Militarization: It’s All the Same, Everywhere. Or Is It?

Posted: September 15, 2014 in Uncategorized

BOOM!!! “It is not shocking to us that some would prefer a defenseless Eritrea, or that some would condemn conscription in Eritrea, and not condemn it in their native Switzerland or Italy. It is not shocking because there is a tradition that objects to the militarization of the weak and the militarization of the anti-imperialist. It is still disappointing, however, to see that some anthropologists think speaking to truth to power means exercising their white authority to pick at post-colonial bones in small states of the periphery.”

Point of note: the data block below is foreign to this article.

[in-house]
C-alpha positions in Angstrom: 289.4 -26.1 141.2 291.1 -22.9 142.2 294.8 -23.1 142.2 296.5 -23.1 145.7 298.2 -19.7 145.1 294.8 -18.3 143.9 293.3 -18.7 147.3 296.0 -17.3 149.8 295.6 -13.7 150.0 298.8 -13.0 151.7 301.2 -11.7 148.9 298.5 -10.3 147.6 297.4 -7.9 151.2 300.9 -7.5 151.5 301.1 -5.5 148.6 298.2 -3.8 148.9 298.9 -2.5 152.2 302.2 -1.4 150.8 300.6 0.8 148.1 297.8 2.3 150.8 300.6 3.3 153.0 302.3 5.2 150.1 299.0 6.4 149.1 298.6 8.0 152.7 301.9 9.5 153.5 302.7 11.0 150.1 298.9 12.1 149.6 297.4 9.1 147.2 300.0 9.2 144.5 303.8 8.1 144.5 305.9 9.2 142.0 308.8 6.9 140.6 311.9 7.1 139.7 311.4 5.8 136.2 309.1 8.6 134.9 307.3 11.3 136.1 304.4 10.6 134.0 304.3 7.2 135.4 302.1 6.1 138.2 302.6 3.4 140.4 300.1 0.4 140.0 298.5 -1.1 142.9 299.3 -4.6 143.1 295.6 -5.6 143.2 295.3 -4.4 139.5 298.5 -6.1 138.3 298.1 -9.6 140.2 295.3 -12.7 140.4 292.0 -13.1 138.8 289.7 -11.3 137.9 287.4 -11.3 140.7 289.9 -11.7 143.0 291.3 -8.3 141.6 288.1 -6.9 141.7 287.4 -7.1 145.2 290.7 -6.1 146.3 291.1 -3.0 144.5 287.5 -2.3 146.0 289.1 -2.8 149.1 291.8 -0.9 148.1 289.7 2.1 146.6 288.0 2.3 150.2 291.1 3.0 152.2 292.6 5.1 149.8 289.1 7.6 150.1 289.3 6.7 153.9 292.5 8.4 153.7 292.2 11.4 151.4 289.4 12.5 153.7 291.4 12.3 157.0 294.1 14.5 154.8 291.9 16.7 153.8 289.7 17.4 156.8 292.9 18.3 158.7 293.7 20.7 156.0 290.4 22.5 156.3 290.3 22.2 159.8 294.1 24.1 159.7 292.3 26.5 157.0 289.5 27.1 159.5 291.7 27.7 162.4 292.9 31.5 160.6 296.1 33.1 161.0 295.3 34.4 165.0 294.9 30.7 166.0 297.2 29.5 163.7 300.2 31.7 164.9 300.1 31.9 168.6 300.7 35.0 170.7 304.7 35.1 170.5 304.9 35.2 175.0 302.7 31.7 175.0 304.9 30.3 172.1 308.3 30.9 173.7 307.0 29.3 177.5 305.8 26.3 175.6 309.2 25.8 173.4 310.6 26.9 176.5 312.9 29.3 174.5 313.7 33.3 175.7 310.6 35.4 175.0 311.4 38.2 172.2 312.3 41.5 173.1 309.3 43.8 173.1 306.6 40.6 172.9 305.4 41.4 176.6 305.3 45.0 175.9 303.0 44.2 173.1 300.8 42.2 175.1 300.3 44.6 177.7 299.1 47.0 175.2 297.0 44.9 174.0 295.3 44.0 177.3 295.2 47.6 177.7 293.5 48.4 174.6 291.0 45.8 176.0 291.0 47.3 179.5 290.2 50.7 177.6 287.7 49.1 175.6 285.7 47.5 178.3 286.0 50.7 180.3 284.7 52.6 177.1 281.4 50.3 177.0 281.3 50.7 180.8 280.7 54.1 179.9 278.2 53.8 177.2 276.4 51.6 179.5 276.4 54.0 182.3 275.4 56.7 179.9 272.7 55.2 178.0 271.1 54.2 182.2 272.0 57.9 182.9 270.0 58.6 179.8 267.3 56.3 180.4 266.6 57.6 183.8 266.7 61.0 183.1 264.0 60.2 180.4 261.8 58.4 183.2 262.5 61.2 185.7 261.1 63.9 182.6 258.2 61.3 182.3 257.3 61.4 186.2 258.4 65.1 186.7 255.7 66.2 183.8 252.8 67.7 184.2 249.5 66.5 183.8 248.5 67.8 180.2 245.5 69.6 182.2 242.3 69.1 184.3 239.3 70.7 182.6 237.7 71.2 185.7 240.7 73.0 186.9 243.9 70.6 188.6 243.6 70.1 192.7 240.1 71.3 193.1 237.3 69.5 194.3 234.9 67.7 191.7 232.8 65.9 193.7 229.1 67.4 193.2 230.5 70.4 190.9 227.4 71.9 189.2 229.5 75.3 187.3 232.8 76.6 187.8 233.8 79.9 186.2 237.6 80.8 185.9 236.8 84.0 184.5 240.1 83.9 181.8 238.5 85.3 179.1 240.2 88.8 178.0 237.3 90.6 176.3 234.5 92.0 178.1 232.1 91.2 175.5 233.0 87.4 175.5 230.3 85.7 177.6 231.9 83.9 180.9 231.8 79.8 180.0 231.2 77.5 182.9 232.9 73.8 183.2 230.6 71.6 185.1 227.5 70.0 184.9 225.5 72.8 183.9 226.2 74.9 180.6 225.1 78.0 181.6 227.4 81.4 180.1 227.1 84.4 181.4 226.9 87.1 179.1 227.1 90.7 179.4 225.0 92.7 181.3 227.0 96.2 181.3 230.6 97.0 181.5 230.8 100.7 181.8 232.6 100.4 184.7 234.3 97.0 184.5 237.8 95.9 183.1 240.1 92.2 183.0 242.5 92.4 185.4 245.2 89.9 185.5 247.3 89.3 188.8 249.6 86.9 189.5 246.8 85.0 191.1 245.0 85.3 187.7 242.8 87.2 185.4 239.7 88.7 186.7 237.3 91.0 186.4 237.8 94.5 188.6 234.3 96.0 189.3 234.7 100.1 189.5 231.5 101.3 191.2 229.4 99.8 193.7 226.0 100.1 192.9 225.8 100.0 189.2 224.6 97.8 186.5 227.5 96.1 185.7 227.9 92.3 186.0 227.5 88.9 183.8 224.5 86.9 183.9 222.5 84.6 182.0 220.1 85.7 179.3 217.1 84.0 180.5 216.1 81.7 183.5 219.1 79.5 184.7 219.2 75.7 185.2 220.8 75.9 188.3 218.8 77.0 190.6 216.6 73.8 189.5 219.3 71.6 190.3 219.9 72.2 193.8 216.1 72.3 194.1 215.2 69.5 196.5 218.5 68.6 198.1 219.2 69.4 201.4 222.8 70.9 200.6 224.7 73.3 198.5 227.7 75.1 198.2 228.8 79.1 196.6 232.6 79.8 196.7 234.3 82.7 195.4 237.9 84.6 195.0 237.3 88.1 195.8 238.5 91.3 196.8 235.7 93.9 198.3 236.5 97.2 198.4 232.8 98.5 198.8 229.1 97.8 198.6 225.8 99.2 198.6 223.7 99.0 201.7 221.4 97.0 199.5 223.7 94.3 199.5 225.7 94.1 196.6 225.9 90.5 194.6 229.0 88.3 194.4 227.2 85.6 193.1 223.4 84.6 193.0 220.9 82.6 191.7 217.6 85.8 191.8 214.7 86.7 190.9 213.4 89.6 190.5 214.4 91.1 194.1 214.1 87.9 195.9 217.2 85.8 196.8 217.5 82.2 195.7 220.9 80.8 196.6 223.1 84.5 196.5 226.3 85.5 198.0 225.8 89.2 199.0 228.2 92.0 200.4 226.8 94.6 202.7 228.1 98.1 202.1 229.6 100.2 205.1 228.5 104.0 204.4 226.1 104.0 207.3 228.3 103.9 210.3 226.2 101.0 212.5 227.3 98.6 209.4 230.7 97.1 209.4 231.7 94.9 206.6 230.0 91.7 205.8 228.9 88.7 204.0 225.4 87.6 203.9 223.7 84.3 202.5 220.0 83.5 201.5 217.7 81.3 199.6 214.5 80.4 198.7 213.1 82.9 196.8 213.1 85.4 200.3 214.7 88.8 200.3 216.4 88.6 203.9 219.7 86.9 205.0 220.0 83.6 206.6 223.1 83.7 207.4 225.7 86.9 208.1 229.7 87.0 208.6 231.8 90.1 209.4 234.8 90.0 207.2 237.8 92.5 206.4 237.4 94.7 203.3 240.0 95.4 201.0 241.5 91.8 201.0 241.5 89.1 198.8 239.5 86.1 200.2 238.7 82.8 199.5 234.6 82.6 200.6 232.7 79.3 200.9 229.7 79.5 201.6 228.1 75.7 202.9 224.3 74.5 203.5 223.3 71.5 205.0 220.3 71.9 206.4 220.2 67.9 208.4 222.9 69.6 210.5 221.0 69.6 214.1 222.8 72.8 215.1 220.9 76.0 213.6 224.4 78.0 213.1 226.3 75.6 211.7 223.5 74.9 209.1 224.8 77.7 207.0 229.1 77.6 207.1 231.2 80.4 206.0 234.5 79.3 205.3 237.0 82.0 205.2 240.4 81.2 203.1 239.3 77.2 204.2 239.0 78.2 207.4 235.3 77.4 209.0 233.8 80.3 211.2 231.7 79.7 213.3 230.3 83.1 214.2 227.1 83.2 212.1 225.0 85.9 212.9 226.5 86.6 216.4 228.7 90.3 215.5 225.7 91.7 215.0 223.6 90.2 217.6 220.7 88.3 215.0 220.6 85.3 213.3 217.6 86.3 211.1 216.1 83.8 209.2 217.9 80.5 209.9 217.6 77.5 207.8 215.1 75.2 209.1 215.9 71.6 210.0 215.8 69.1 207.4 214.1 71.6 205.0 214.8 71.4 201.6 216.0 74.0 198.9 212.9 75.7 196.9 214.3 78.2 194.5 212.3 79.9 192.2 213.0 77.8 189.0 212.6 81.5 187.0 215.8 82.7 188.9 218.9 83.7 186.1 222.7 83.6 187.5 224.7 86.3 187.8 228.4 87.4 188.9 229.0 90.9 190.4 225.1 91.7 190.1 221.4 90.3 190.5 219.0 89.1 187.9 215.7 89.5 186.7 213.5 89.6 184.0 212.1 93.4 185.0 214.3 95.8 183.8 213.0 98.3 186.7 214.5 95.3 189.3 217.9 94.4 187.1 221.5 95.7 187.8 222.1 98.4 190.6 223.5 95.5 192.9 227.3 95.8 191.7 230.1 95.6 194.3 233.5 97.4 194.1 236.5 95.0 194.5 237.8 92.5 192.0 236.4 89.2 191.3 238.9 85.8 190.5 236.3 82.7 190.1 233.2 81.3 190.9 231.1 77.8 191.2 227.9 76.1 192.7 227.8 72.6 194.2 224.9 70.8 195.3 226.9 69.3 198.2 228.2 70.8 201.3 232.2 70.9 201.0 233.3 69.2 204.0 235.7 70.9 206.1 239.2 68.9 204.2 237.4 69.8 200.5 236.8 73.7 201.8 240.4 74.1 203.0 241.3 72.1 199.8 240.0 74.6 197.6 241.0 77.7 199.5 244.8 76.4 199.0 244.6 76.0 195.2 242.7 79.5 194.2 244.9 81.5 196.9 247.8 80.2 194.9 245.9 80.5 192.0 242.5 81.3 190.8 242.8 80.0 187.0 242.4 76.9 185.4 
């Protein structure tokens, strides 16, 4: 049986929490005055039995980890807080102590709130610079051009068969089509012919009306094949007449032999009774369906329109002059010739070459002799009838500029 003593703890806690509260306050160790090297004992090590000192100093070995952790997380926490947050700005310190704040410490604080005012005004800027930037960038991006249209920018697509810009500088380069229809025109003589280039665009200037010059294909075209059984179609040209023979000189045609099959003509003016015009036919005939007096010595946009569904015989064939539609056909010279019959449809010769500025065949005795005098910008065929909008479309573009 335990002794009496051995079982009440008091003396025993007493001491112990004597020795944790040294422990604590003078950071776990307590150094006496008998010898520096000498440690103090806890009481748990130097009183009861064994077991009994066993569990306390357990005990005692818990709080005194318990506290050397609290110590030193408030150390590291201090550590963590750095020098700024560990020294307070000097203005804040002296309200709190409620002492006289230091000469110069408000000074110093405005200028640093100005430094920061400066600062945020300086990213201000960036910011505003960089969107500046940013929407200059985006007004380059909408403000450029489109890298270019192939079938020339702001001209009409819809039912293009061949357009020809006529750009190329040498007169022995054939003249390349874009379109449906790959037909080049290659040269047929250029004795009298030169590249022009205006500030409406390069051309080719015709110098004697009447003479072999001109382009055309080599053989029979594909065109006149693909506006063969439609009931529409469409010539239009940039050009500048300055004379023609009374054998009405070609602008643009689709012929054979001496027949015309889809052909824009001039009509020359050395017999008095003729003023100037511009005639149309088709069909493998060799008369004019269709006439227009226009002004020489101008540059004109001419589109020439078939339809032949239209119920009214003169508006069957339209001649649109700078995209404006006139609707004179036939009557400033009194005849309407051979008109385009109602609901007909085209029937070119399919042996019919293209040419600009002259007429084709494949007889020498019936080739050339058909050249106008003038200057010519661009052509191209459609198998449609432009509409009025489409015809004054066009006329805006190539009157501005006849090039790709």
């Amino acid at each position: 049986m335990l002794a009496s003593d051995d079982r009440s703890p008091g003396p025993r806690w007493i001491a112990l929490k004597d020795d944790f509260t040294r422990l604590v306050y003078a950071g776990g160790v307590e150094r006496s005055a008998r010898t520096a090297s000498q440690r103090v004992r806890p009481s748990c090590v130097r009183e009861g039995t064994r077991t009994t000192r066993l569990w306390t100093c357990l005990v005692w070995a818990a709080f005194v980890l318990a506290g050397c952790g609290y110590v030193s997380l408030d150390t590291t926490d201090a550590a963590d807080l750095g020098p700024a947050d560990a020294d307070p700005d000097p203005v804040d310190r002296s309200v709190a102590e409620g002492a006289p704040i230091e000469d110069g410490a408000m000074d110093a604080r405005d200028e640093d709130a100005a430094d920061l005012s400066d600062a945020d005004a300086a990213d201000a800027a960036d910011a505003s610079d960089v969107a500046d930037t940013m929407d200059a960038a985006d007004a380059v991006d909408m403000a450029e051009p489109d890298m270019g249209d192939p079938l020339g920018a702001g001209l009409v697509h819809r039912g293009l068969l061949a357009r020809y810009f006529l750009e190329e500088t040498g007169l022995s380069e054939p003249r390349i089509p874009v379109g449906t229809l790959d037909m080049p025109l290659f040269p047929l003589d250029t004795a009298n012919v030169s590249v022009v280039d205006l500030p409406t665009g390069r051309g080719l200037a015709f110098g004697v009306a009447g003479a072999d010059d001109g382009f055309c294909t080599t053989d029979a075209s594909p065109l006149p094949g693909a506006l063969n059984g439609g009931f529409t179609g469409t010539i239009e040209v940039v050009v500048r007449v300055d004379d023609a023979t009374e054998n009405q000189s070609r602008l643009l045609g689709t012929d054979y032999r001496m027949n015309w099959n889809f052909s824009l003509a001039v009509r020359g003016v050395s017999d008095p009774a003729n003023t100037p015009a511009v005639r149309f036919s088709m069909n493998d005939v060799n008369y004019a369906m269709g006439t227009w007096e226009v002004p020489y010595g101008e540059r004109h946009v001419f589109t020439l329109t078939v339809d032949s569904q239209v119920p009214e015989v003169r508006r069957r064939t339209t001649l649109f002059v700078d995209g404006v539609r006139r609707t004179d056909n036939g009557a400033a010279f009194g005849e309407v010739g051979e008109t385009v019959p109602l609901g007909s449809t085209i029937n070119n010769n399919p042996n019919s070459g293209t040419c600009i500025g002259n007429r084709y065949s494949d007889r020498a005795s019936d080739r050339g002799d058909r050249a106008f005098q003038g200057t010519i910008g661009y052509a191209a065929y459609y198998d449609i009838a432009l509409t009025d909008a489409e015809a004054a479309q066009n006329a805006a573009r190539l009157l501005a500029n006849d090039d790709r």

By what logic, if any, does Zero Anthropology function?

If in light of the controversy that erupted with the publication of Sophia Tesfamariam’s outline and condemnation of western anthropologists working to support regime change in her native Eritrea, Zero Anthropology for its part fails to criticize the Eritrean government for its alleged militarization, then what good are we? (Well, for one, we are good for a distraction: turn the denunciations around against us, the messenger of a messenger, and thus avoid any discomfort occasioned by Tesfamariam’s allegations.)

Let’s say either Michael Brown or Travyon Martin had a gun. Let’s say they used their guns in self-defense once they were shot at, and in so doing stayed alive. Some might condemn us for not denouncing Brown and Martin for defending themselves with a gun, especially if we still persisted in our critique of the militarization of the police. We would say…

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